Picture this. You are walking down the street on a hot summer day and all of a sudden your cell phone starts buzzing. There is a message from [697289] aka MYSBUX. You open up the message and it says:

“Hey {insert your name here} it’s Becky from Starbucks, we are 150 feet away on Main and Ocean. Come in for an ice blended mocha and get 10% off, just show this message”.

Now I know you are probably thinking “Ya and I bet Tom Cruise is going to be serving me”. This might sound like something out of Minority Report, but this technology is already here. It’s called Location Based Services aka LBS. Read the full definition at Wikipedia.

Before I explain how it all works, please note this service is not something Starbucks has in place today. I have no idea whether or not they will ever have a program like this, but if they did, a few things need to happen:

1.) You need to enroll in Starbucks’ LBS program. This would most likely be done via their website or at the store itself at a web kiosk.

2.) You would give them your personal information such as your cell phone number, first name and what your favorite drinks are.

3.) After the data above is submitted, Starbucks would immediately send you a text message. The message would require you text back the word “yes” to confirm your LBS subscription.

Once the 3 steps above have been completed, Starbucks can now use location based technology to provide you with geographically based offers and incentives. Just imagine all of the other brands out there that can provide similar services McDonalds, Virgin Mega Store, House of Blues?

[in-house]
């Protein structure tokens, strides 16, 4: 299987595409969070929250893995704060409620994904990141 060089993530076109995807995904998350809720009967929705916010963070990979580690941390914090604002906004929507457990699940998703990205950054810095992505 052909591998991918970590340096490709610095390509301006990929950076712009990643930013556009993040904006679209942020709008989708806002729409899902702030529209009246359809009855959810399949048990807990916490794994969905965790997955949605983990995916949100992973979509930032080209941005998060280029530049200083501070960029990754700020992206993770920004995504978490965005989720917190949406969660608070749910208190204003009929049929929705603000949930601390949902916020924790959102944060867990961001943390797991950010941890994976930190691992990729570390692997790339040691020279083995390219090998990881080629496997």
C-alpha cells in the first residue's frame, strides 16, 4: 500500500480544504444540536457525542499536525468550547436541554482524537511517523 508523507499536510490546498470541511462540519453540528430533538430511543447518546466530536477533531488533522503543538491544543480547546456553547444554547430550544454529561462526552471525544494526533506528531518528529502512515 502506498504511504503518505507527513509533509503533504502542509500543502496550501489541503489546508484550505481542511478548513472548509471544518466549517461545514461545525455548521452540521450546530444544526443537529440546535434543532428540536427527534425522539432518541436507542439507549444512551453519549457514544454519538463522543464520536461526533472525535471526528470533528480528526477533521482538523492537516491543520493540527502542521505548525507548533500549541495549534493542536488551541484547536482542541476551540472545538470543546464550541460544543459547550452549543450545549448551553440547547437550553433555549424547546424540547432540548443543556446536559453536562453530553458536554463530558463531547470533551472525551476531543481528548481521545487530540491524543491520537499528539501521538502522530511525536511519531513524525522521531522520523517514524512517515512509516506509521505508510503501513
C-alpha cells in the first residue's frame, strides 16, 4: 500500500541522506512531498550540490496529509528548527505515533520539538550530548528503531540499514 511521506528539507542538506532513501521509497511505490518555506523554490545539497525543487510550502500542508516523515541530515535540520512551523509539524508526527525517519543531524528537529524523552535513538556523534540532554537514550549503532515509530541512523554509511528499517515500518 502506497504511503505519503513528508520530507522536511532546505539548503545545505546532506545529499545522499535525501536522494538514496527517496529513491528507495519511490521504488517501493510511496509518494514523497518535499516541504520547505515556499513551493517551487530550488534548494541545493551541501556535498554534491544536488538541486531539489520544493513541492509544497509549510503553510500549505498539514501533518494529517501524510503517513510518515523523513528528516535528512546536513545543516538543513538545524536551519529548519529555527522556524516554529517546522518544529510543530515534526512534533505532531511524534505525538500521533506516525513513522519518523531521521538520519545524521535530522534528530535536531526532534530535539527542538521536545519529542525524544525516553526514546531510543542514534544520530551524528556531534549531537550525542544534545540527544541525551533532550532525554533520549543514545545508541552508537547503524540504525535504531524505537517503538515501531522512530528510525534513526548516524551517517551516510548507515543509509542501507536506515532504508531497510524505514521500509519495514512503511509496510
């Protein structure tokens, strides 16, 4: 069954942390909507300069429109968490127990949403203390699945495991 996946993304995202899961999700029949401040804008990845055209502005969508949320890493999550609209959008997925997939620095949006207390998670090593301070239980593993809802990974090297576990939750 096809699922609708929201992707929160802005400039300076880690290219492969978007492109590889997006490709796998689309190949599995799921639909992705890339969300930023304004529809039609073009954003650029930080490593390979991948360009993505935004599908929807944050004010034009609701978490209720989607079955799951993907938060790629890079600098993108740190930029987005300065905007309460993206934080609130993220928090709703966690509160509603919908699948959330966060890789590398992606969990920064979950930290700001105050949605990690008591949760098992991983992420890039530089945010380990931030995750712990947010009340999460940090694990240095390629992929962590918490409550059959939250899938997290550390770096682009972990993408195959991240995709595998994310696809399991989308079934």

LBS initially began when Congress passed a law in late 2004 to assist 911 and emergency services by requiring cell phone carriers (Cingular, Verizon etc..) to be able to triangulate the location of a cell phone user within 150 yards. The law was very controversial because it also meant that people could be tracked without their knowledge. Big brother is watching!

It was only a matter of time before commercial applications for LBS started to open up. I am sure many of you are familiar with Helios’ new Buddy Beacon system, where you can allow your friends to view where you are. Although this is more GPS technology than cell tower triangulation, it is still a great example of a location based service for social networking. However while I am told that Buddy Beacon is a mixture of GPS and triangulation, it is a perfect example of a commercial LBS service. Think of this as Peer-to-peer LBS. Soon companies like Starbucks will start to use LBS to drive traffic into their store in real-time.

LBS is a marketer’s dream. If done right, I believe it will be incredibly successful. If abused, it could turn a lot of people off very quickly. Fortunately, large companies like Starbucks is going to do things right because they don’t want to alienate their large user base. They are going to make sure that a.) they have your permission b.) they figured out your interests (i.e. Ice blended mocha) and c.) they only send you timely and relevant information (i.e. they know it’s a hot day and you haven’t received an LBS offer in less than 30 days). For LBS to be successful it needs to be permission based, relevant, and timely.

Excited yet? At this point, you probably asking yourself “So Jared, when can we get started?” Well you have a bit longer to wait True LBS for commercial marketing applications (via cell tower triangulation) is still probably 18 to 24 months out. Look for GPS location based technology to appear faster as more and more handsets come equipped with GPS.

I love using the word “future proof”. There are so many technological advances going on these days that as a user it’s almost impossible to keep up. Fortunately, mobileStorm’s products and services are designed to be “future proof” because our R&D department is constantly evaluating new technologies like LBS that can benefit our clients. I imagine we will announce the launch of Stun!’s LBS functionality the next time you are walking down Sunset Boulevard, lets say within 150 yards of 6565.

Jared Reitzin
mobileStorm Inc.
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